A political commentator believes that bombing al-Shabab fighters in Somalia by American forces is an “ongoing process” by the Pentagon for at least six years.
“This is not the first time that the United States has conducted military operations in Somalia directed at al-Shabab,” Abayomi Azikiwe, an editor of Pan-African News Wire, said in a phone interview with Press TV on Tuesday.
The Department of Defense announced on Monday that it carried out airstrikes against al-Shabab fighters in Somalia.
“US military forces conducted an operation in Somalia today against the al-Shabab network,” Rear Adm. John Kirby, the Pentagon press secretary, said in a statement.
“We are assessing the results of the operation and will provide additional information as and when appropriate,” Kirby added.
Azikiwe said that the attacks are an attempt “to subdue the Somali people and also to show up support for the Somali federal government which is formed by the United States and which in fact has very close ties with those who are in power now in Somalia.”
“The United States has a CIA field station located in the capital of Mogadishu. They also have drone operations that are heavily involved with monitoring the movements of the al-Shabab forces in Somalia,” he continued.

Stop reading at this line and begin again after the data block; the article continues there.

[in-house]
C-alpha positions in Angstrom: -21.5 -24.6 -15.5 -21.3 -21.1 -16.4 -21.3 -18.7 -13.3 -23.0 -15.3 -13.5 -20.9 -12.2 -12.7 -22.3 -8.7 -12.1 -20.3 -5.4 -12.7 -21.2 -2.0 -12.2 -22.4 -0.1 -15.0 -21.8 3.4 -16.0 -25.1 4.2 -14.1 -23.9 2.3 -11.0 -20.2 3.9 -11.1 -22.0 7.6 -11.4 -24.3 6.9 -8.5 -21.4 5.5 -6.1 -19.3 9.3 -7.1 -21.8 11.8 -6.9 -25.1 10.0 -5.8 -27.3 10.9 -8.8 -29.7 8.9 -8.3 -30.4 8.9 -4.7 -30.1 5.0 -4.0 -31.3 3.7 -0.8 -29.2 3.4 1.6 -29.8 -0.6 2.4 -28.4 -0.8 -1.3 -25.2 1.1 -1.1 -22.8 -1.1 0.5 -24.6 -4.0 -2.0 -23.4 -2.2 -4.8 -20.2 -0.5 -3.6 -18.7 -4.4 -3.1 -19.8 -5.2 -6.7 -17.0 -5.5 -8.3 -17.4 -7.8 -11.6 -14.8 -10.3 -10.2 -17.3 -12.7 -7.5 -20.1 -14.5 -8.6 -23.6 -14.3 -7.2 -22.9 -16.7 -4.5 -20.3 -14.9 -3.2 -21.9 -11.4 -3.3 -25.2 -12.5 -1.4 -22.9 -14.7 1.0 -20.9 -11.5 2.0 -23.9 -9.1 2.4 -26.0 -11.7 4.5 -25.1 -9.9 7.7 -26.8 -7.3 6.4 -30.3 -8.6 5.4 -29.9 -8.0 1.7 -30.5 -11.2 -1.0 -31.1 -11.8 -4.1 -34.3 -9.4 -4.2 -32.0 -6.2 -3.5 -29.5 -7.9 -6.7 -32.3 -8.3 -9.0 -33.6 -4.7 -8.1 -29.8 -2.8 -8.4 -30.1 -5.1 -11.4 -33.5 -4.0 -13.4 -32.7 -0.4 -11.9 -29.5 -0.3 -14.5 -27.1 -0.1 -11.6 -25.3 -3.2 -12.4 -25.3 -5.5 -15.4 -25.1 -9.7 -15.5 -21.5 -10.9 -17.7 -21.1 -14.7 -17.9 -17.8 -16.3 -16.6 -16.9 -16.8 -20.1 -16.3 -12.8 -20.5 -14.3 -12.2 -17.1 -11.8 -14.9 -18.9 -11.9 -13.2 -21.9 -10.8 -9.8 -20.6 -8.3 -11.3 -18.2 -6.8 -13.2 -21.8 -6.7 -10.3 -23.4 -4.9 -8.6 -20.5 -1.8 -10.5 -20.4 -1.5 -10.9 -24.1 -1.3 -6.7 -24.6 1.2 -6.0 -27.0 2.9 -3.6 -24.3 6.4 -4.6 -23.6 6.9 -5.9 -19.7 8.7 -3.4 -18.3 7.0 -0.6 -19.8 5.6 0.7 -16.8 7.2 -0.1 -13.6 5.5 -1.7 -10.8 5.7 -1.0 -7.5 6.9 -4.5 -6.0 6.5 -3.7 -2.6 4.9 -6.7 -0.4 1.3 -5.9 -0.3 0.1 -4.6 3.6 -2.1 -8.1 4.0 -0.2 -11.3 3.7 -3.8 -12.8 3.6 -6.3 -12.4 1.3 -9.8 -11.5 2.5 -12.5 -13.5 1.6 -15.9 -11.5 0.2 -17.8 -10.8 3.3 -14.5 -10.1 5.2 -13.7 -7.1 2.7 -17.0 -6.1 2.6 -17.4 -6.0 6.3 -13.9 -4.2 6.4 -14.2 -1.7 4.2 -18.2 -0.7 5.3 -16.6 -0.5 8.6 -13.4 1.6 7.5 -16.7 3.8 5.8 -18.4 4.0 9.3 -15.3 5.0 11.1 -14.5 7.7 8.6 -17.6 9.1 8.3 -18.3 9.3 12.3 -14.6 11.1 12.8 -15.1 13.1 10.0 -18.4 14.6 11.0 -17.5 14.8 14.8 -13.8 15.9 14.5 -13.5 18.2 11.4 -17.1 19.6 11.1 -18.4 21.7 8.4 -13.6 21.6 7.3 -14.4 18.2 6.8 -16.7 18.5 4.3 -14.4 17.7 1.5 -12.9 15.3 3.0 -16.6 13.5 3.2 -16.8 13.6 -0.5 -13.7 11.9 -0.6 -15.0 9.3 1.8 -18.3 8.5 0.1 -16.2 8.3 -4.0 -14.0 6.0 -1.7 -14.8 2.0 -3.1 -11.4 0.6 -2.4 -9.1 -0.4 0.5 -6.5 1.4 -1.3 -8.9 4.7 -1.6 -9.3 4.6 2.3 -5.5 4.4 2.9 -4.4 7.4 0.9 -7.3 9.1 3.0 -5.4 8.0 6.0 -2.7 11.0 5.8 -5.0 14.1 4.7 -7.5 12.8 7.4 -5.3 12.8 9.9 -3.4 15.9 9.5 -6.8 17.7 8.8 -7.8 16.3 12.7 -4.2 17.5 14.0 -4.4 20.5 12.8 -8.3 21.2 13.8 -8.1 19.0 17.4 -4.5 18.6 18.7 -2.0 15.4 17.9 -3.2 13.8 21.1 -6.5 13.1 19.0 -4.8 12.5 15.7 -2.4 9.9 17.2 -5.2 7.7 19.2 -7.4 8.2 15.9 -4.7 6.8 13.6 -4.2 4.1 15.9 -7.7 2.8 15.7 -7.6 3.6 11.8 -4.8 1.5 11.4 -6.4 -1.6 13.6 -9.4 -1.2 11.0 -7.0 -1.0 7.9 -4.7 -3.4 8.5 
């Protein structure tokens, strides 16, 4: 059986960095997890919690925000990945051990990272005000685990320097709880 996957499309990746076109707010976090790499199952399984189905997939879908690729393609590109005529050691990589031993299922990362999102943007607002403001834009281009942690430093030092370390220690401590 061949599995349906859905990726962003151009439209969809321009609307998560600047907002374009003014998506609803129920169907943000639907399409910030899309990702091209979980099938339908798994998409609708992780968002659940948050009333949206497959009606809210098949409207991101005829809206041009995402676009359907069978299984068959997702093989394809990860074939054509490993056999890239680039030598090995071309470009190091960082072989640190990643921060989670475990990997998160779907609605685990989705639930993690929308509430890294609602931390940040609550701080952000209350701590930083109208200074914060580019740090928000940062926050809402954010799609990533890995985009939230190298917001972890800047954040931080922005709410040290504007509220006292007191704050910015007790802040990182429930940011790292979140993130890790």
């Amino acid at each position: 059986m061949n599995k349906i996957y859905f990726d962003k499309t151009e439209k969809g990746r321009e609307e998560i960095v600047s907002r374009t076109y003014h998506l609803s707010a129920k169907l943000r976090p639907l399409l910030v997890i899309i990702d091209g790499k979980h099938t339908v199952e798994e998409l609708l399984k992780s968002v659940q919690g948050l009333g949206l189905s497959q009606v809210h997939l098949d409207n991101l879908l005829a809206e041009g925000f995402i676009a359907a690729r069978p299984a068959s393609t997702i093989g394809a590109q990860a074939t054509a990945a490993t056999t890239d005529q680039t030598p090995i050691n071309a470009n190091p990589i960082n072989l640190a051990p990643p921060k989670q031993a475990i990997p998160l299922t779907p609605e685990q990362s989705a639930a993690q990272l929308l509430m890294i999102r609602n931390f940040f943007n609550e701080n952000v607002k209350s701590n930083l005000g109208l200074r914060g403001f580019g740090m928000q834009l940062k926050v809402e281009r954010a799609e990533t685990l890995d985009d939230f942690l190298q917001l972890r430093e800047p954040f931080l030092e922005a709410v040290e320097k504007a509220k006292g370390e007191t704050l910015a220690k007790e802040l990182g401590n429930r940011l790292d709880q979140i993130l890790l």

Reports came out last month saying that the CIA has stepped up its monitoring of 12 countries with so-called “ungoverned spaces.” American officials have confirmed the identity of ten of the countries, and one is Somalia.
“The African Union Mission to Somalia (AMISOM) is composed of approximately 22,000 troops from countries that are allied with the United States,” Azikiwe said, including Ethiopia, Djibouti, Kenya, Uganda, Burundi and Sierra Leone, and “they are financed and trained by both the United States as well as the European Union.”
In October 2013, the Pentagon secretly deployed a small team of military “advisers” to Mogadishu to coordinate operations with AMISOM. The deployment marked the first time US troops have been stationed in the war-ravaged country since 1993, when two helicopters were shot down and 18 Americans were killed in the “Black Hawk Down” disaster.